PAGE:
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History: Sweepers, Hoovers, Vacuums

Depending on what area you lived in, today’s commonly known “vacuum” was also known as a sweeper or a hoover.

The first attempts at a mechanical solution for floor cleaning began in England in 1599. Before the invention of mechanical vacuum cleaners, rugs were lined along the walls and repeatedly smacked with a carpet beater to try and pound out as much dirt as possible from the rug.

A Chicago inventor, Ives McGaffey patented a “sweeping machine” on June 8th 1869 in the United States, as the first hand-pumped “whirlwind” vacuum cleaner. The contraption was made of wood and canvas.

As Time Marched On…

Some historians say that John Thurman would be the first person to invent a motorized vacuum cleaner when he invented his gasoline-powered vacuum cleaner on October 3, 1899.

He later went on to offer a horse-drawn vacuum system that featured door-to door service in St. Louis. It was stated that his vacuuming services were priced at $4 per visit in 1903.

Jones Sew & Vac Hubert Cecil Booth Motorized Vacuum

Later, on August 30, 1901 a British engineer by the name of Hubert Cecil Booth patented a motorized vacuum that took the form of a large, horse-drawn, petrol-driven unit that was parked outside each building that fed long hoses through the windows.

Booth successfully demonstrated his vacuuming device that same year in a local restaurant.

There have been other American inventors that have introduced variations of the cleaning-by-suction type of vacuuming contraptions.

Corinne Dufour invented a machine that sucked dust and dirt into a wet sponge, while David Kenny designed a very large machine that was to be installed in a cellar and connected to a grouping of pipes that lead to each room of a house.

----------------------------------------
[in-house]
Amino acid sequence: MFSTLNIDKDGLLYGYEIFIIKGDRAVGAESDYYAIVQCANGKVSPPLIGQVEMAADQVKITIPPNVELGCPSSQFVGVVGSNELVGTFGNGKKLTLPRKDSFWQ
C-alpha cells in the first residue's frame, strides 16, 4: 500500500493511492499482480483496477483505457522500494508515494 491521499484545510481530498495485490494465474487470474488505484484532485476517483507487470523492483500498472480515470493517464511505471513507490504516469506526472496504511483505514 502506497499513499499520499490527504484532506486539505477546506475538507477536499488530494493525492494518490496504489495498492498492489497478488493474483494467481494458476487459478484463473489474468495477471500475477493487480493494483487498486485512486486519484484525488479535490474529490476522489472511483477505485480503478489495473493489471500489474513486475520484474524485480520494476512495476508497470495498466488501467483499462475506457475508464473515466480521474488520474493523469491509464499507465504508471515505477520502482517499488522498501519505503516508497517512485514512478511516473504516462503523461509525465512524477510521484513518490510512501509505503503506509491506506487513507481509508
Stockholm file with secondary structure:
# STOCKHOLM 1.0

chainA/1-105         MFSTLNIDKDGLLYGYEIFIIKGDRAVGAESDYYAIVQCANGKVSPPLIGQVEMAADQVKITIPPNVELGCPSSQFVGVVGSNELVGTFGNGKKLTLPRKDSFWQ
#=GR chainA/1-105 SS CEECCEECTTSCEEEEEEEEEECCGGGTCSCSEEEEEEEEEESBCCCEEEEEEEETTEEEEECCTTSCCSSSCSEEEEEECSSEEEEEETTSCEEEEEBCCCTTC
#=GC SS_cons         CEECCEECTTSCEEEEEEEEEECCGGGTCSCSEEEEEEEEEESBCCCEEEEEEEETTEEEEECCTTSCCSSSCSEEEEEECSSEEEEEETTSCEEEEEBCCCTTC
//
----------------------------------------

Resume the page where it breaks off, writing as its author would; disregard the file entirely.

Those all seem pretty noisy and smelly to us! Not exactly our idea of successful vacuuming, by far!

In 1907, James Spangler of Ohio first introduced a handheld type unit. Due in part by his chronic coughing and believing it was his current “sweeper” that was the cause.

His first attempts resulted in Spangler using an old fan motor, attached to a soap box, then stapled to a broom handle! He then used a pillow case as the dust collector.

In 1908, Spangler’s improved basic model was the first to use both a cloth filter bag and cleaning attachments, and would award him a patent.

Along Comes the Hoover

After receiving his patent, James Spangler formed the Electric Suction Sweeper Company. His first buyer was his cousin, who happened to be married to William Hoover.

Hoover would eventually become the founder and president of The Hoover Company after James Spangler sold his patent rights to him. Spangler continued to design for the company.

With additional improvements to Spangler’s vacuum design, Hoover had successfully created a vacuum that much resembled a bagpipe attached to a cake box!Jones-Sew-&-Vac-Hoover-Ad

William Hoover would be the first to produce a commercial “bag-on-a-stick” upright vacuum cleaner.

Though sales were sluggish at first, Hoover made the smartest move a company could make by offering a ten-day, free home trial, that eventually landed a Hoover vacuum cleaner in nearly every home in America.

 

By 1919, Hoover vacuums were widely manufactured with “beater-bars” that cemented the time honoured slogan “It beats as it sweeps as it cleans”.

For the love of a Clean Home!

Jones Sew & Vac Team

 

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